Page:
PubMed

    Greco, Domenico

    2011-05-01

    Although limited in number, several studies have documented an increased prevalence of Restless Legs Syndrome (RLS) in type 2 diabetes. Polyneuropathy only partially explains the relation between the two disorders. This association could be due to the effects of a prolonged sleep loss: in increasing the probability of developing insulin-resistance and metabolic disturbances.

  13. Immune quiescence: a model of protection against HIV infection.

    PubMed

    Card, Catherine M; Ball, Terry Blake; Fowke, Keith R

    2013-11-20

    Aberrant immune activation is a strong correlate of HIV disease progression, but little is known about how immune activation alters susceptibility to HIV infection. Susceptibility to HIV infection varies between individuals, but the immunological determinants of HIV transmission are not well understood. Here, we present evidence from studies of HIV transmission in the context of clinical trials and HIV-exposed seronegative (HESN) cohorts that implicates elevated immune activation as a risk factor for acquiring HIV. We propose a model of protection from infection based on a phenotype of low baseline immune activation referred to as immune quiescence. Immune quiescence is evidenced by reduced expression of T cell activation markers, low levels of generalized gene transcription and low levels of proinflammatory cytokine and chemokine production in the periphery and genital mucosa of HESN. Since HIV preferentially replicates in activated CD4+ T cells, immune quiescence may protect against infection by limiting HIV target cell availability. Although the determinants of immune quiescence are unclear, several potential factors have been identified that may be involved in driving this phenotype. HESN were shown to have elevated proportions of regulatory T cells (Tregs), which are known to suppress T cell activation. Likewise, proteins involved in controlling inflammation in the genital tract have been found to be elevated in HESN. Furthermore, expression of interferon regulatory factor 1 (IRF-1) is reduced in HESN as a consequence of genetic polymorphisms and differential epigenetic regulation. Since IRF-1 is an important regulator of immune responses, it may play a role in maintaining immune quiescence. Based on this model, we propose a novel avenue for HIV prevention targeted based on reducing host mucosal immune activation.

  14. Restless Legs Syndrome in a Nigerian Elderly Population

    PubMed Central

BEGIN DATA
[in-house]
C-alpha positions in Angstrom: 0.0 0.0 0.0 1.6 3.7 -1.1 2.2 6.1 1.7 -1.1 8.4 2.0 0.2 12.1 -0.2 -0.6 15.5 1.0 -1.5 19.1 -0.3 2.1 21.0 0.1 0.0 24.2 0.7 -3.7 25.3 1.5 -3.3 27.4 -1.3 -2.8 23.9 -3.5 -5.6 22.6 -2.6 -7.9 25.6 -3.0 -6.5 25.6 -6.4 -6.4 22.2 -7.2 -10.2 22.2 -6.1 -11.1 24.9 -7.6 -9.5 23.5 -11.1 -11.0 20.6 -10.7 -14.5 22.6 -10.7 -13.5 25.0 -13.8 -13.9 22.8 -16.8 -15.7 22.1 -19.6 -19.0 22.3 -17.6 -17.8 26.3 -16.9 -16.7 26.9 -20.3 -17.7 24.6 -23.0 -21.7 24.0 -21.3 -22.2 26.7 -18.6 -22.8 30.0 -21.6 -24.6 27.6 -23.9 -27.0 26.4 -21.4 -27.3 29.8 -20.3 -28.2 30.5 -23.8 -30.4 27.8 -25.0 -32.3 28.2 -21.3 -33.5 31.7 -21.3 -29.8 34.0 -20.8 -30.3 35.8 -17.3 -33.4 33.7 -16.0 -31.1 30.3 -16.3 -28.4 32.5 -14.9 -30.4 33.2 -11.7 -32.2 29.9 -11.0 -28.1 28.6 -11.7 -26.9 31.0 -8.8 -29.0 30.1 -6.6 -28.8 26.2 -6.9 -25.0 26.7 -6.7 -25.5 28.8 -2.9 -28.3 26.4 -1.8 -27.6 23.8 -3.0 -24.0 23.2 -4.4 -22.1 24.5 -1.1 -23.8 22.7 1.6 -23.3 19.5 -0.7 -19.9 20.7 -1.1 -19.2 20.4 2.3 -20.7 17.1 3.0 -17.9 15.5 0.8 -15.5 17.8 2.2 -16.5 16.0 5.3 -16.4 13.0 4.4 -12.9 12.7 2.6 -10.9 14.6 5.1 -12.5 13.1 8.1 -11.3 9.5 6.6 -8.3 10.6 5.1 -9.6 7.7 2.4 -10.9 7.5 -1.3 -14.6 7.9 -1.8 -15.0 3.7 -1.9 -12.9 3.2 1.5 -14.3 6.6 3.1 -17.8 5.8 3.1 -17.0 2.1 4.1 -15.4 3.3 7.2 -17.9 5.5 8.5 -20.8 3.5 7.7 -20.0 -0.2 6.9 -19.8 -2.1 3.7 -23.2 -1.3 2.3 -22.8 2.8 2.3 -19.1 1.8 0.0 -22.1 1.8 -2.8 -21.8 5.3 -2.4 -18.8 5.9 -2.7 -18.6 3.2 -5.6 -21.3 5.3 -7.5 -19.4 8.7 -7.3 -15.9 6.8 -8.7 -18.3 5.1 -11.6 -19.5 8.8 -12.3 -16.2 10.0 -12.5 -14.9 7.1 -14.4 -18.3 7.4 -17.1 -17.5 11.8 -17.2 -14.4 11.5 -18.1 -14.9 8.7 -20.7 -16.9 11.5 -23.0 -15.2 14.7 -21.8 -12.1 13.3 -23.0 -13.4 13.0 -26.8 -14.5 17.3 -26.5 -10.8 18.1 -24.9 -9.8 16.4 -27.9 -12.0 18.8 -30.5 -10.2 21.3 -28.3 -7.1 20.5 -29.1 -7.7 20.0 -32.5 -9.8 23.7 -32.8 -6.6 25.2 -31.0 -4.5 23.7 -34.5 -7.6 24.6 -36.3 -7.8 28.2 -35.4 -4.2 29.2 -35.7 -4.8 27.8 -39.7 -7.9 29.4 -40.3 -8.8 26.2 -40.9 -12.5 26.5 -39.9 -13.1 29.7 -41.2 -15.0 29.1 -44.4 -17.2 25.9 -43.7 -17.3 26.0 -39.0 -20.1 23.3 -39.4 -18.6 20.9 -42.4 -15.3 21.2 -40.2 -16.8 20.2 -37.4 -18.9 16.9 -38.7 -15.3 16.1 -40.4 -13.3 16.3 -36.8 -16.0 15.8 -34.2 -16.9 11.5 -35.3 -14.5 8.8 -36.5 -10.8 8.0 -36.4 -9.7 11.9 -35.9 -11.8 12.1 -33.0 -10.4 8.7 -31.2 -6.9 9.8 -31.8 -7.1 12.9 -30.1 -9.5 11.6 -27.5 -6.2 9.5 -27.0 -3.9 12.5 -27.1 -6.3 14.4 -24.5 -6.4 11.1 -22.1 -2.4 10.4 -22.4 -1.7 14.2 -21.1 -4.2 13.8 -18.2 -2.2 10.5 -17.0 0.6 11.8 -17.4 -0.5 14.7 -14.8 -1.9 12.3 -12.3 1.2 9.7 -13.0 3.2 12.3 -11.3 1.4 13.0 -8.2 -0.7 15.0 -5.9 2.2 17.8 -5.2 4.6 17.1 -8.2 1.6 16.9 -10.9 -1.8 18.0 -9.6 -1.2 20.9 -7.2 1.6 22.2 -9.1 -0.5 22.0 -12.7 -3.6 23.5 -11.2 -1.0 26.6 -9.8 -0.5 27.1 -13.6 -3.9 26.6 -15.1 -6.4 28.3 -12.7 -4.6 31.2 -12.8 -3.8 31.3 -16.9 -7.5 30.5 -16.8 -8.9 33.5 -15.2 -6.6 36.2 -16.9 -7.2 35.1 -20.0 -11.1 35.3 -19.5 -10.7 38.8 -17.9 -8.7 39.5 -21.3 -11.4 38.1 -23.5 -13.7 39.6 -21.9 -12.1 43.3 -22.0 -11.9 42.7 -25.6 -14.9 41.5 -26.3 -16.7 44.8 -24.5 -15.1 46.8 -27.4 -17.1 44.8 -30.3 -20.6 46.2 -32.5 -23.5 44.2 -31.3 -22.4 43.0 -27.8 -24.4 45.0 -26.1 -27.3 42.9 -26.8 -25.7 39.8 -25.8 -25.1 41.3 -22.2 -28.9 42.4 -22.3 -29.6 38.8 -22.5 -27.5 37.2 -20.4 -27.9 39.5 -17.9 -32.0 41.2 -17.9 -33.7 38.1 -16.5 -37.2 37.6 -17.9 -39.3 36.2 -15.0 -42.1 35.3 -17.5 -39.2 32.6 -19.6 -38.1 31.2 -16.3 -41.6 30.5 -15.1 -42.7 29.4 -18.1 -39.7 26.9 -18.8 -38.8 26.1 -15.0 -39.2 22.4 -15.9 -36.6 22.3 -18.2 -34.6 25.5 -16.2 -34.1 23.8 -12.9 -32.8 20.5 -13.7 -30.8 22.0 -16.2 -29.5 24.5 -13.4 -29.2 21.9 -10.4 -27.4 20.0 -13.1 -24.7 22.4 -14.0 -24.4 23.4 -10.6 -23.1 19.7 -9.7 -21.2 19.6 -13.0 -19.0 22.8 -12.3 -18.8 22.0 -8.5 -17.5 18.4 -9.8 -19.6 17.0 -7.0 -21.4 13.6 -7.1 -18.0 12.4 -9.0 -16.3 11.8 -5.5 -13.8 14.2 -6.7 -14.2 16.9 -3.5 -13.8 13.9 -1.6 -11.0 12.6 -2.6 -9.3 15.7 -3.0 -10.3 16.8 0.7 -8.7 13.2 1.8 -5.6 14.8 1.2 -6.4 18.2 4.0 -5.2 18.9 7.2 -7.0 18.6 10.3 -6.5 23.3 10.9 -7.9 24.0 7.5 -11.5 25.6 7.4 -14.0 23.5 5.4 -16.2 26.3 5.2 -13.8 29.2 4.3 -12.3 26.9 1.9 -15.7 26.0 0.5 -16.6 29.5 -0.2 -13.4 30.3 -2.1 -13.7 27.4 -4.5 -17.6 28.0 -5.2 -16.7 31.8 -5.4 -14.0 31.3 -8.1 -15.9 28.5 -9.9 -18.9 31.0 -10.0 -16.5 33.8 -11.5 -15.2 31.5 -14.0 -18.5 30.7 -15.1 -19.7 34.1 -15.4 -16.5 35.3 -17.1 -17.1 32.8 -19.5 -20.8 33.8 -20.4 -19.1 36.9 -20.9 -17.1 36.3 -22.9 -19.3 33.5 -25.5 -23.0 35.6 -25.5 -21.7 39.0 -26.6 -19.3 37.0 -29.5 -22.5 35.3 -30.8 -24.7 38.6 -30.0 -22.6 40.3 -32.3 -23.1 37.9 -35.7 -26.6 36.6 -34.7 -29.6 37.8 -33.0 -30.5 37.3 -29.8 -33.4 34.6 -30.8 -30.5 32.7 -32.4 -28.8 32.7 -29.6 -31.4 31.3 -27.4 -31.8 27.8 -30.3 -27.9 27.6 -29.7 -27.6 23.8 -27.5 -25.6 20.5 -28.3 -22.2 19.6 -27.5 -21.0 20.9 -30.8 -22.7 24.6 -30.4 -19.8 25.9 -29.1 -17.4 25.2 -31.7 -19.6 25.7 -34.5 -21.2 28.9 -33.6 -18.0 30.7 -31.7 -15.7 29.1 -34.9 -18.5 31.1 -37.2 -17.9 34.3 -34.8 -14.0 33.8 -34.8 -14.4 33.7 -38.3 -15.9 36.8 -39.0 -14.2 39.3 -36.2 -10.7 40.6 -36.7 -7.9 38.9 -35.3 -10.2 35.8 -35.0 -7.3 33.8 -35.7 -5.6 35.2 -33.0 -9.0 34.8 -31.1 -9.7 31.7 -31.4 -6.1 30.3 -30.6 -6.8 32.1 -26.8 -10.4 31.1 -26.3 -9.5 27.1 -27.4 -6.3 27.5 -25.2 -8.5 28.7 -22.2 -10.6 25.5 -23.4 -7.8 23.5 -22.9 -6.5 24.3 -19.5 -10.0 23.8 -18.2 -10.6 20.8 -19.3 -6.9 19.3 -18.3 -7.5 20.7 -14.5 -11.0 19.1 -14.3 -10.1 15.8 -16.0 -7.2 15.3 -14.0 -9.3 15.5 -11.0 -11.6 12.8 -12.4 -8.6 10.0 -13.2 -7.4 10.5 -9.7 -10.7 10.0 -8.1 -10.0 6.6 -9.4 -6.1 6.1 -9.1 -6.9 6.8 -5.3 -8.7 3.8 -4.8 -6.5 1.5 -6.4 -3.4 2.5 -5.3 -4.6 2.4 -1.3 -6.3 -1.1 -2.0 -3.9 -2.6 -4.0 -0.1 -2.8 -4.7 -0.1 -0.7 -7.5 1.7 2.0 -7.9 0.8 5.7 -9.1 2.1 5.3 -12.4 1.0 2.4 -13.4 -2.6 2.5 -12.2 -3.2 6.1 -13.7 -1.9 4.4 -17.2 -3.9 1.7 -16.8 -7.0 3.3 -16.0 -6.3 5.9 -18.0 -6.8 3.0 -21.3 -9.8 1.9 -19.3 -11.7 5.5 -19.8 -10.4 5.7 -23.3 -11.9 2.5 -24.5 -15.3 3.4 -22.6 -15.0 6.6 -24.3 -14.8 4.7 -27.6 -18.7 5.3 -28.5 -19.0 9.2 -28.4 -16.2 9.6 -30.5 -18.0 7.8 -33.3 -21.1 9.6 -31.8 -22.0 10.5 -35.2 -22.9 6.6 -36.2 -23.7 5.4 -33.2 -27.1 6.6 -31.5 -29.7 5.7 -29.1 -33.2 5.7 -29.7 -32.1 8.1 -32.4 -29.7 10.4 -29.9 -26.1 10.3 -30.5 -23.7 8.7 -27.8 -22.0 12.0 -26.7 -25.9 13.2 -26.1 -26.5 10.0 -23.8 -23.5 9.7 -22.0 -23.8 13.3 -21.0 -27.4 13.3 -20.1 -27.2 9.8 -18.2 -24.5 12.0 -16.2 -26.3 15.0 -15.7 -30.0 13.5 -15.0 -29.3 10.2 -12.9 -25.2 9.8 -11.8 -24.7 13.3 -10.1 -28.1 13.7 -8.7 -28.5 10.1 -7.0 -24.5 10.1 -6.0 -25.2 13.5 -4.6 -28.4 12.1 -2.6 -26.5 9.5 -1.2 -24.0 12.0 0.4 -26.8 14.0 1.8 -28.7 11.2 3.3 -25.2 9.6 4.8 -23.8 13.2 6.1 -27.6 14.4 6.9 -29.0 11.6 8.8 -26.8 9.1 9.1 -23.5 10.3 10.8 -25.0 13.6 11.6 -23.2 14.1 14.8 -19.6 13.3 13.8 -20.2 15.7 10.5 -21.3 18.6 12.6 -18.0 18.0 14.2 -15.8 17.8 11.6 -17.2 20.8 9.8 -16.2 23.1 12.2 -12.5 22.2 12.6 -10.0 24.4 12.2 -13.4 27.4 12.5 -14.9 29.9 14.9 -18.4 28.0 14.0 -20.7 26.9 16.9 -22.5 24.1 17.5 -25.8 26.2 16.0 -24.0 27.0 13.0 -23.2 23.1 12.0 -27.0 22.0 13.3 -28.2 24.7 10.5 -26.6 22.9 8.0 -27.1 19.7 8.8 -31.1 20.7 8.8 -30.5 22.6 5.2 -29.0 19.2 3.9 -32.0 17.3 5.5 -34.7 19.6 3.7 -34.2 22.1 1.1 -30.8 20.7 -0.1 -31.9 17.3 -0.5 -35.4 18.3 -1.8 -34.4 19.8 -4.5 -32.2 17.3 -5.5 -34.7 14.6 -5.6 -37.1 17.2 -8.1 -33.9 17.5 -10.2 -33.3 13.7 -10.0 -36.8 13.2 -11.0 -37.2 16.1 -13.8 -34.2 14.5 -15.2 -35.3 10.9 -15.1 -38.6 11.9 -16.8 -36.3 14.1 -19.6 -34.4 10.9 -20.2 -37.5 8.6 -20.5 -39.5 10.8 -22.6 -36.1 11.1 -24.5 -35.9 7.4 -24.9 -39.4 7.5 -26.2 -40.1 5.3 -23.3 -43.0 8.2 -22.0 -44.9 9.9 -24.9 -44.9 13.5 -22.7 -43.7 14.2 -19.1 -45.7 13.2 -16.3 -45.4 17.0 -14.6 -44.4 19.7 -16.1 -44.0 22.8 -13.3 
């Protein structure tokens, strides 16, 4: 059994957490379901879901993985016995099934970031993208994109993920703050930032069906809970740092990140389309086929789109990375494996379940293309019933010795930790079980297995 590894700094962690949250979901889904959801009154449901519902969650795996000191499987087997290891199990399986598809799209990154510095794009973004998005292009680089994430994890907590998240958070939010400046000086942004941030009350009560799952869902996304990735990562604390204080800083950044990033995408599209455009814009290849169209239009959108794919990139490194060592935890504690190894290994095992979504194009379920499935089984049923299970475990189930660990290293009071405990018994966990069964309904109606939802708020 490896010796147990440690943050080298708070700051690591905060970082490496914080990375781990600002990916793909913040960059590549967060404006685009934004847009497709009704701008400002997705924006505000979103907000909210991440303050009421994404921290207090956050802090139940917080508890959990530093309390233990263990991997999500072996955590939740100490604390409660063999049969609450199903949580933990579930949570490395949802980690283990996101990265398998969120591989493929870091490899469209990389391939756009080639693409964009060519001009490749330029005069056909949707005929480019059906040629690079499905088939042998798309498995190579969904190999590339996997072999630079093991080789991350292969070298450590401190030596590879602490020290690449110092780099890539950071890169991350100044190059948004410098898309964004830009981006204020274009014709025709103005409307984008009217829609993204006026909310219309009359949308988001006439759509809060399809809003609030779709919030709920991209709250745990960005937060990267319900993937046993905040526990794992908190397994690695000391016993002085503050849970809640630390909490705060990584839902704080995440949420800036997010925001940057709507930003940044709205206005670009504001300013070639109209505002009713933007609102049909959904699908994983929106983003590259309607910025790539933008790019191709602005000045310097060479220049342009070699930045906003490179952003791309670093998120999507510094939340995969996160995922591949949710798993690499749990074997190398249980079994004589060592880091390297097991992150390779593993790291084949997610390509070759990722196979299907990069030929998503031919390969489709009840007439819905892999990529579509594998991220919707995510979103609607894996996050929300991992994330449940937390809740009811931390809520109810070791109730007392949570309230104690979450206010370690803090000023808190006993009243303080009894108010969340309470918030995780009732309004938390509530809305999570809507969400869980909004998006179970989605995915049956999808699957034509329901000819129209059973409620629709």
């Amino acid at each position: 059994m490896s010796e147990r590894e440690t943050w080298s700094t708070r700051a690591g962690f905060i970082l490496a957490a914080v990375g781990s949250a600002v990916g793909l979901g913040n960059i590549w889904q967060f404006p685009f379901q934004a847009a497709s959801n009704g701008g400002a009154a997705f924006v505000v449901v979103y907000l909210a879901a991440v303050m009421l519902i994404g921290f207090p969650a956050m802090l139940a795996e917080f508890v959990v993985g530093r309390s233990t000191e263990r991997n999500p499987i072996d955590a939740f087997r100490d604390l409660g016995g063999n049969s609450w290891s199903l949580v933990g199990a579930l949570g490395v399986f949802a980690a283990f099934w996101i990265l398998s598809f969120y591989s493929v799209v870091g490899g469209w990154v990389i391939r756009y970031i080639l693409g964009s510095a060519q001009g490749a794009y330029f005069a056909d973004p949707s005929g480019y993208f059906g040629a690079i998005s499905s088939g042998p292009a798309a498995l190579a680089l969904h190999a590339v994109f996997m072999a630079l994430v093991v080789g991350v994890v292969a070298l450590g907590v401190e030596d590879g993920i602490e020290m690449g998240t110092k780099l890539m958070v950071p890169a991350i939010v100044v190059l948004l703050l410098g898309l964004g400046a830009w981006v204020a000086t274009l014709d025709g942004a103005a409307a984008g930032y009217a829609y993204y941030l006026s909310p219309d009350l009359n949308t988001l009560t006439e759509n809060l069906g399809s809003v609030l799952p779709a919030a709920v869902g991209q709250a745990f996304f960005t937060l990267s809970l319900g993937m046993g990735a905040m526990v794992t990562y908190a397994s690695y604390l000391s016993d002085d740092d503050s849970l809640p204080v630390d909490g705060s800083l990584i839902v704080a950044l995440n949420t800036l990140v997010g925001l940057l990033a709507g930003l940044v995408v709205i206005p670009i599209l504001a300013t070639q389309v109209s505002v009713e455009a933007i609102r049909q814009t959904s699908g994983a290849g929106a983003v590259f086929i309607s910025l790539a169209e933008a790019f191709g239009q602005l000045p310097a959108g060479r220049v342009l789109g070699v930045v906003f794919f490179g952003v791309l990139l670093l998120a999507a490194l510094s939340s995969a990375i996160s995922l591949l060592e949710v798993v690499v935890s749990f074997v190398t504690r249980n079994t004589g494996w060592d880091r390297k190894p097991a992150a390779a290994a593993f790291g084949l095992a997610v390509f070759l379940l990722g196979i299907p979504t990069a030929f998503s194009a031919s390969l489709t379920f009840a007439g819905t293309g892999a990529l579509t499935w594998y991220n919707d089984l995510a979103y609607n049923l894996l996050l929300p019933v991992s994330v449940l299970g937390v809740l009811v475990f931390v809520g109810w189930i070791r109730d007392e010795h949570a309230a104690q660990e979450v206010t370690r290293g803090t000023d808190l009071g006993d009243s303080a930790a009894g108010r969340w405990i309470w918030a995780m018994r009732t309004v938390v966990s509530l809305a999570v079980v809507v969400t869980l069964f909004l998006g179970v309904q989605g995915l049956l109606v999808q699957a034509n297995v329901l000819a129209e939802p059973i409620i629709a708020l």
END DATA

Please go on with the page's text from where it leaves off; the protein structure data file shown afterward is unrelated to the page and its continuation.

Fawale, Michael B.; Ismaila, Isiaka Alani; Mustapha, Adekunle F.; Komolafe, Morenikeji A.; Adedeji, Tewogbade A.

    2016-01-01

    Study Objectives: The prevalence of restless legs syndrome (RLS) is highest in the elderly in Caucasian populations; the prevalence of RLS in elderly Africans is not known. This study aimed at determining the frequency and associations of RLS in a Nigerian elderly population. Methods: The study population comprised of 633 consecutive elderly individuals aged 65–105 years attending the general outpatient clinic of the State Hospital, Ilesa, for minor complaints and routine check-up. The diagnosis of RLS was made using the 2003 minimal criteria of the International Restless Legs Syndrome Study Group. Relevant sociodemographic and clinical data, including sleep duration, were also obtained. Results: Restless legs syndrome was found in 3.5% of the study population with a male-female ratio of 2:1. There was no significant age (p = 0.427) or gender (p = 0.178) influence on the prevalence of RLS except in the 75- to 84-year age group where there was significant male preponderance (p = 0.044). A strong independent association between RLS and sleep duration (OR, 3.229; 95% CI, 1.283–8.486; p = 0.013) and past history of head injury (OR, 4.691; 95% CI, 1.750–12.577; p = 0.002) was found. Conclusions: Our finding support previous reports of a possible lower prevalence of RLS in Africans. Restless legs syndrome independently increases the odds of habitual sleep curtailment in elderly individuals. Head injury may be a risk factor for future RLS; this requires further investigation as indirect evidence for a possible link between RLS and traumatic brain injury exists. Citation: Fawale MB, Ismaila IA, Mustapha AF, Komolafe MA, Adedeji TA. Restless legs syndrome in a Nigerian elderly population. J Clin Sleep Med 2016;12(7):965–972. PMID:27070251